Mayor promotes mandatory recycling


The city will study making recycling mandatory and should act on it before the current city council leaves office next year, mayor Sly James said Monday.

The mayor directed the council Neighborhoods, Housing & Healthy Communities committee to study the matter.

He acted at a meeting after city officials reported the recycling situation to him.

Although 80 percent of citizens participate in recycling, only 20 percent of waste is being diverted from landfills, they said.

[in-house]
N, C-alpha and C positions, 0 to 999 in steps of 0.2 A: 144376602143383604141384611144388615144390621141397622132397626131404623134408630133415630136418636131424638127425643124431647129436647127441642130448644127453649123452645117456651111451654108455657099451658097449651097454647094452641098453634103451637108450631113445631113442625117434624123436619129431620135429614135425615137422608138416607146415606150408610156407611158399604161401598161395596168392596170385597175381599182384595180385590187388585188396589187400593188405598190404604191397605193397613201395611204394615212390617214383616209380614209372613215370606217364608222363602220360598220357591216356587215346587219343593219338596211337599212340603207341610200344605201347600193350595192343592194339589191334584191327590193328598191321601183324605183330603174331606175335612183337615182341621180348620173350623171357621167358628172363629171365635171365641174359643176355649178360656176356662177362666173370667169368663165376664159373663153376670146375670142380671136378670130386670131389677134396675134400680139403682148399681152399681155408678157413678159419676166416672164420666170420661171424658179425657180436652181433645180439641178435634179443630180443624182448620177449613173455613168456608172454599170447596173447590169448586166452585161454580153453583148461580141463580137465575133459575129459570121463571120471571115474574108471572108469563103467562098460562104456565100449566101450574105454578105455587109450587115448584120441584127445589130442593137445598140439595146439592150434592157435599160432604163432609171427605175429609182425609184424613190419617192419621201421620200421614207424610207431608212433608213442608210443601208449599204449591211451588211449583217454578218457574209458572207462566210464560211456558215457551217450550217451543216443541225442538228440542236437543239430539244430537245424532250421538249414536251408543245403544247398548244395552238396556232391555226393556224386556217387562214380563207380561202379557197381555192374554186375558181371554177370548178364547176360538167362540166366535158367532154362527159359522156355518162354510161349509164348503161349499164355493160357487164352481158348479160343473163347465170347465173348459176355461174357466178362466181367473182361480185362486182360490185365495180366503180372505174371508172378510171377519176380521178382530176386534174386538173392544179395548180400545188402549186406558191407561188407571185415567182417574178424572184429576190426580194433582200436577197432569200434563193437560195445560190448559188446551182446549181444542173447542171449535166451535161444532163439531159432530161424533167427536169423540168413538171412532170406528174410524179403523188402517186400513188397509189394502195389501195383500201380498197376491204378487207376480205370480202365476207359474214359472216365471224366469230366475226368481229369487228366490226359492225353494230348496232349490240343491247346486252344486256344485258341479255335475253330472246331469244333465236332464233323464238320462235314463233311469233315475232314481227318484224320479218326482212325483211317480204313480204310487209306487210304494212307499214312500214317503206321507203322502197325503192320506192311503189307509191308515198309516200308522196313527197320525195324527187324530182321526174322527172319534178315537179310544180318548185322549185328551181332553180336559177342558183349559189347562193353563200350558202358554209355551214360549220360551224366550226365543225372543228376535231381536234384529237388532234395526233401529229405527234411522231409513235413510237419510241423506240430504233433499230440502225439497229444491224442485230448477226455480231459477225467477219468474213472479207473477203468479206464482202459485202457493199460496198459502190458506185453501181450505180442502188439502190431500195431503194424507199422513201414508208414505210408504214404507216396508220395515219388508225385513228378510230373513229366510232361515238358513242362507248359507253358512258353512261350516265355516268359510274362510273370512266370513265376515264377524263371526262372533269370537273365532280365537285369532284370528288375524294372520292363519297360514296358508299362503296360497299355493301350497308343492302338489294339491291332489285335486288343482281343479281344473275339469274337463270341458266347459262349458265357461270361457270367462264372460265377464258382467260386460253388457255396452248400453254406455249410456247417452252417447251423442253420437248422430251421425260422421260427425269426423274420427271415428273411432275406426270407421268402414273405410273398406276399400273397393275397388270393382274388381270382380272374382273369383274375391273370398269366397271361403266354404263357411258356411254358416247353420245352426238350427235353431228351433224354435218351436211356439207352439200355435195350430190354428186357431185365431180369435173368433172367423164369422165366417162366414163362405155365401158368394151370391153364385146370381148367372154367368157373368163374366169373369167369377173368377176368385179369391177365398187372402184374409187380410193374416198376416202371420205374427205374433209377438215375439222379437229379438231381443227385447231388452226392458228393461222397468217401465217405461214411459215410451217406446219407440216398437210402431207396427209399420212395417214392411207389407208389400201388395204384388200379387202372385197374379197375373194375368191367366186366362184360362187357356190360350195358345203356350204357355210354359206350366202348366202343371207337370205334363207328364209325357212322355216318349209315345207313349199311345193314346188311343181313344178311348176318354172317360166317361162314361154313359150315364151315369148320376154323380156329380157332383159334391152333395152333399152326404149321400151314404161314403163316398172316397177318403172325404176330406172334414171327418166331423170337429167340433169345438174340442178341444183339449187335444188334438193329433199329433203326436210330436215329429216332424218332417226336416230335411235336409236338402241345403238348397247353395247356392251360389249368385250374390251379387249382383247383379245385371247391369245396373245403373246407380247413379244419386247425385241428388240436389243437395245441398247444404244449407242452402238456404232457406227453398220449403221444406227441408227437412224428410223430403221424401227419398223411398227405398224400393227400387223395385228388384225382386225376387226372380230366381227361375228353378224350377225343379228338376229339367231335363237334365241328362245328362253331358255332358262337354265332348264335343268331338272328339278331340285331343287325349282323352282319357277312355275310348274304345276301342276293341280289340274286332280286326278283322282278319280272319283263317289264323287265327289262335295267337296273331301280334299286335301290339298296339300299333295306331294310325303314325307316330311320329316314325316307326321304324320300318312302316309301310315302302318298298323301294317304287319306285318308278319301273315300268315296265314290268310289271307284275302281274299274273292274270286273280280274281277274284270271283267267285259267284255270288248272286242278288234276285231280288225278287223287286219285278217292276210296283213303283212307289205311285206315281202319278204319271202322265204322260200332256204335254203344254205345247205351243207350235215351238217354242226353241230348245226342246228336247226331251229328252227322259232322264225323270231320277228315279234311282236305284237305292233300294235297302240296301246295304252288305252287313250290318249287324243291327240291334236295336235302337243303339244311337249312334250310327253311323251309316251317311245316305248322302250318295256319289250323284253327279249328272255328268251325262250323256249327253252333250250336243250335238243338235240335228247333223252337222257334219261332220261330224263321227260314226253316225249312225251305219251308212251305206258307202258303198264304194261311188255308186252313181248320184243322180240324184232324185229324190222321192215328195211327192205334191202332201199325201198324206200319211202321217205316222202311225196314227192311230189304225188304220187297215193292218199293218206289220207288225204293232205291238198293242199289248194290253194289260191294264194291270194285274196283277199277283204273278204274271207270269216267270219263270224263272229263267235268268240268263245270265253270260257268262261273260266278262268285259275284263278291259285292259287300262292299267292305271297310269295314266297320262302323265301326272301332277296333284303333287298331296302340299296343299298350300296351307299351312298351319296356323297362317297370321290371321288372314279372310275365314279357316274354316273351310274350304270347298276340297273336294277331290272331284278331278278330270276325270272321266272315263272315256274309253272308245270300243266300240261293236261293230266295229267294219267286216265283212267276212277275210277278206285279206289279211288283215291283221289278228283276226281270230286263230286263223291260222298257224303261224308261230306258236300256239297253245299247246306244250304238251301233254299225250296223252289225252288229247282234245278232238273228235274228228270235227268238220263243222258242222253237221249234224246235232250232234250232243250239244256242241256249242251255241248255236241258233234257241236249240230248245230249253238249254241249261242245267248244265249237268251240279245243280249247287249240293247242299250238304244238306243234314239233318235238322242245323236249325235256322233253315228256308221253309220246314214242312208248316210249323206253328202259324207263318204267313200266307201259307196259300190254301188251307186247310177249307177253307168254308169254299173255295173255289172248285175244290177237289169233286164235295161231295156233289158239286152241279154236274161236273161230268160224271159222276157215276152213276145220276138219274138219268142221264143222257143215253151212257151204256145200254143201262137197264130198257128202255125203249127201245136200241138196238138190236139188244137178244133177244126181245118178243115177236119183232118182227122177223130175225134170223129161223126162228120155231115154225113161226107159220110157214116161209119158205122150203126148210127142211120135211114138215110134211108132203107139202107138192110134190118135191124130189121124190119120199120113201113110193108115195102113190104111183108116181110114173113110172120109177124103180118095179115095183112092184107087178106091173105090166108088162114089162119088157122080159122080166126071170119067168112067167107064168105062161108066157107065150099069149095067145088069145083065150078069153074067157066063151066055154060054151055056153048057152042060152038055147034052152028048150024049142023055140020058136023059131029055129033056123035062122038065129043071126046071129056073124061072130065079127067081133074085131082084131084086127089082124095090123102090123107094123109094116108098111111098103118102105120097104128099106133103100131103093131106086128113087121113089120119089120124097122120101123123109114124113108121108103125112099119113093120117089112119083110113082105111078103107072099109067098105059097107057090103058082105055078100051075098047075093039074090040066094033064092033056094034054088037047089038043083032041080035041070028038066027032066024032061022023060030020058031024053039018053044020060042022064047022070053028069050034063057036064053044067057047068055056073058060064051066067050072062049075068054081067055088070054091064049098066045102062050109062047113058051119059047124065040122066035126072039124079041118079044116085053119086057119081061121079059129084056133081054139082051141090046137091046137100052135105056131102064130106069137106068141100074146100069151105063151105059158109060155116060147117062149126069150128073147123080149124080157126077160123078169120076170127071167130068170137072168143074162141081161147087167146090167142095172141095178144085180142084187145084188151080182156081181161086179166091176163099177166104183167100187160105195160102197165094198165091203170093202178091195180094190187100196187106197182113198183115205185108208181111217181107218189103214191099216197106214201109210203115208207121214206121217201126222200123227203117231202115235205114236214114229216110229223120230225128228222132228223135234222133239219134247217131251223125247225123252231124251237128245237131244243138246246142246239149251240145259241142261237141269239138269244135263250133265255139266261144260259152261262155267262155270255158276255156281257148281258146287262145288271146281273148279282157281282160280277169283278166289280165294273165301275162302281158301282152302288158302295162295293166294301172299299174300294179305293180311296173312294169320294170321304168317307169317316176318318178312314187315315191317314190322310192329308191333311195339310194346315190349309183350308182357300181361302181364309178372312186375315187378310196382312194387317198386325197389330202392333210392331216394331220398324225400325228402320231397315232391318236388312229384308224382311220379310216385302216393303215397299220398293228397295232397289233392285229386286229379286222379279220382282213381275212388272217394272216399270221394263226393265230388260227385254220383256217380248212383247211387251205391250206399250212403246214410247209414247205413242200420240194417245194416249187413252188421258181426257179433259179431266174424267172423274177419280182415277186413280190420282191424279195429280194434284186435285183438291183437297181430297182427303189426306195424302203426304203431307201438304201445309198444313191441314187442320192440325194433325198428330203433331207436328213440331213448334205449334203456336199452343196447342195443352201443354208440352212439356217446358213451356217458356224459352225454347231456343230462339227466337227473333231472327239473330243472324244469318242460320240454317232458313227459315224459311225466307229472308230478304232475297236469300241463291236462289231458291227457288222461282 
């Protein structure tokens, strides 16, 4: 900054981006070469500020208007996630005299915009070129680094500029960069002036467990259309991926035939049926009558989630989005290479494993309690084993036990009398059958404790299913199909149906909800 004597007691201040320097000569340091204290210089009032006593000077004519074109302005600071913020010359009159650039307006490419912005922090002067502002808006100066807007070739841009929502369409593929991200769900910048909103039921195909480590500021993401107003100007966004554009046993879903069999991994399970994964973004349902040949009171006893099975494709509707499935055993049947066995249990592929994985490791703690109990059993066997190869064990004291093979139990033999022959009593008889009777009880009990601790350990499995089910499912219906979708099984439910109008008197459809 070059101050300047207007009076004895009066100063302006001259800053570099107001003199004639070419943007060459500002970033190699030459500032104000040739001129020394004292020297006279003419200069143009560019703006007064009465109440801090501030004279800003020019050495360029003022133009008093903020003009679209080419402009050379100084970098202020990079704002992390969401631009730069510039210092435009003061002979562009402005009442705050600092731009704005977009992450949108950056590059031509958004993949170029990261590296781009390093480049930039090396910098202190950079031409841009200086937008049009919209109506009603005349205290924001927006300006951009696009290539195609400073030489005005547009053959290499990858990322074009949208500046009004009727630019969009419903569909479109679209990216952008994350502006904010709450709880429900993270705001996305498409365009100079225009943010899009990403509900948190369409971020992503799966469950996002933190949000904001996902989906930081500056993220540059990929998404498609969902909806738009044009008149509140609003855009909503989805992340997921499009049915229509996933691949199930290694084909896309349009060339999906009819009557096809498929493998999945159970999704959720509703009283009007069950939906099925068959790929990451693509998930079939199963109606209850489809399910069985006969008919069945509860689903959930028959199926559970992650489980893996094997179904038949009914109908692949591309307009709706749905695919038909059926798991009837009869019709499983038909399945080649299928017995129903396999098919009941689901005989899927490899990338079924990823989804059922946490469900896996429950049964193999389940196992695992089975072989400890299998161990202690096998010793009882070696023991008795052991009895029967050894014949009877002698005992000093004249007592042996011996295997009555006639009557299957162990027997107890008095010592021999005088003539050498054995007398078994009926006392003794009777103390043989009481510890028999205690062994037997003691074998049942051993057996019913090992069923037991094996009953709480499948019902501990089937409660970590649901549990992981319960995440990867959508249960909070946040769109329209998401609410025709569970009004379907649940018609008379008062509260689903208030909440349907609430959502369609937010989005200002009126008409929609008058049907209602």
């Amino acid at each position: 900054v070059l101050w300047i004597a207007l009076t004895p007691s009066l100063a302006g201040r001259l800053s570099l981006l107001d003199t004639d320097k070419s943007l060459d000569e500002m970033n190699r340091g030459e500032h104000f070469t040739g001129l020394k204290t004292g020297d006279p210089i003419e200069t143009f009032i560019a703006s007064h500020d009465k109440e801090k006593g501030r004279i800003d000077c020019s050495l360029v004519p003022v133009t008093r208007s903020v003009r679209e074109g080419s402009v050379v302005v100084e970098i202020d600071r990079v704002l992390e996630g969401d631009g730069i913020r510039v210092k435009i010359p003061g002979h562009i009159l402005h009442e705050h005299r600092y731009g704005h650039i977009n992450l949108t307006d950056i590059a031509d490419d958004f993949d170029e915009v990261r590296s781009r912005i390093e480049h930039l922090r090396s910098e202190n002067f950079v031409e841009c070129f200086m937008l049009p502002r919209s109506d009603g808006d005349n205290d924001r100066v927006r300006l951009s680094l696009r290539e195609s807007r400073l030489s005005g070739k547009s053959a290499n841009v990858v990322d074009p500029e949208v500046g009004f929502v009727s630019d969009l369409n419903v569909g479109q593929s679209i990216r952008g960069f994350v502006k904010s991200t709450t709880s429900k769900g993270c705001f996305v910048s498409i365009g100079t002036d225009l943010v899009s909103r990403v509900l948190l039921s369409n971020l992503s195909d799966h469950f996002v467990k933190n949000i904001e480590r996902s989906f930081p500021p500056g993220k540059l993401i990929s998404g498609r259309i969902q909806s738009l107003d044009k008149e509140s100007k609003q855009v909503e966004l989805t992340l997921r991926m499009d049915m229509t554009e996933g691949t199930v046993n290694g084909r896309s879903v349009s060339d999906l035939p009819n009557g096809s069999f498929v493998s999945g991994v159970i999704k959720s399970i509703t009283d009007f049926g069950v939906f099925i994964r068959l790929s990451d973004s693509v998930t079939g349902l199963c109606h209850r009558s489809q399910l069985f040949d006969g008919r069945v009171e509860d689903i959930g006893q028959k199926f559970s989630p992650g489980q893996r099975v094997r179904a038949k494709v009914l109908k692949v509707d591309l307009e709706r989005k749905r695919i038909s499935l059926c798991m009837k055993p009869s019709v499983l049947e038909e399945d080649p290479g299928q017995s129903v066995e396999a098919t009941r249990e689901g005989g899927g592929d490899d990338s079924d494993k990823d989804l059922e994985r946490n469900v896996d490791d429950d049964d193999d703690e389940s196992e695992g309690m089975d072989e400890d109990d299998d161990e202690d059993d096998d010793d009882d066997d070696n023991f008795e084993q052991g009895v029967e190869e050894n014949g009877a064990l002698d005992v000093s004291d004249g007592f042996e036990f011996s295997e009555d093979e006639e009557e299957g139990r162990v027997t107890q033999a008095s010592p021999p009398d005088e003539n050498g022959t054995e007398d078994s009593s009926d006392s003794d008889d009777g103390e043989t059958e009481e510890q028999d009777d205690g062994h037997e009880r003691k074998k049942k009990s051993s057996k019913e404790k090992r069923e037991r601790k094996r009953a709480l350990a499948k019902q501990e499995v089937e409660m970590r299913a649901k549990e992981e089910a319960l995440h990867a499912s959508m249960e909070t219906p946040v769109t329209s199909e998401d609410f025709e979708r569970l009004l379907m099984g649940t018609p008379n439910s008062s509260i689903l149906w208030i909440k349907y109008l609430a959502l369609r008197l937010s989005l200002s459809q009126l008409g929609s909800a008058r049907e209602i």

The goal by 2020 is to have 80 percent of waste diverted, said Michael Shaw, solid waste manager.

For every ton of trash diverted, he said, the city saves $35 from trash collection and gains $65 from recycling sales.

One obvious step in the right direction is mandatory recycling, Shaw said.

James asked, “Are we ready for that,” and Shaw replied, “From a policy standpoint, I don’t know.”

Shaw said it is clearly the next step but policy discussions are needed on if and how to do it.

James cut to chase: “The more recycling we have as a city, the better – we should be working on being better.”

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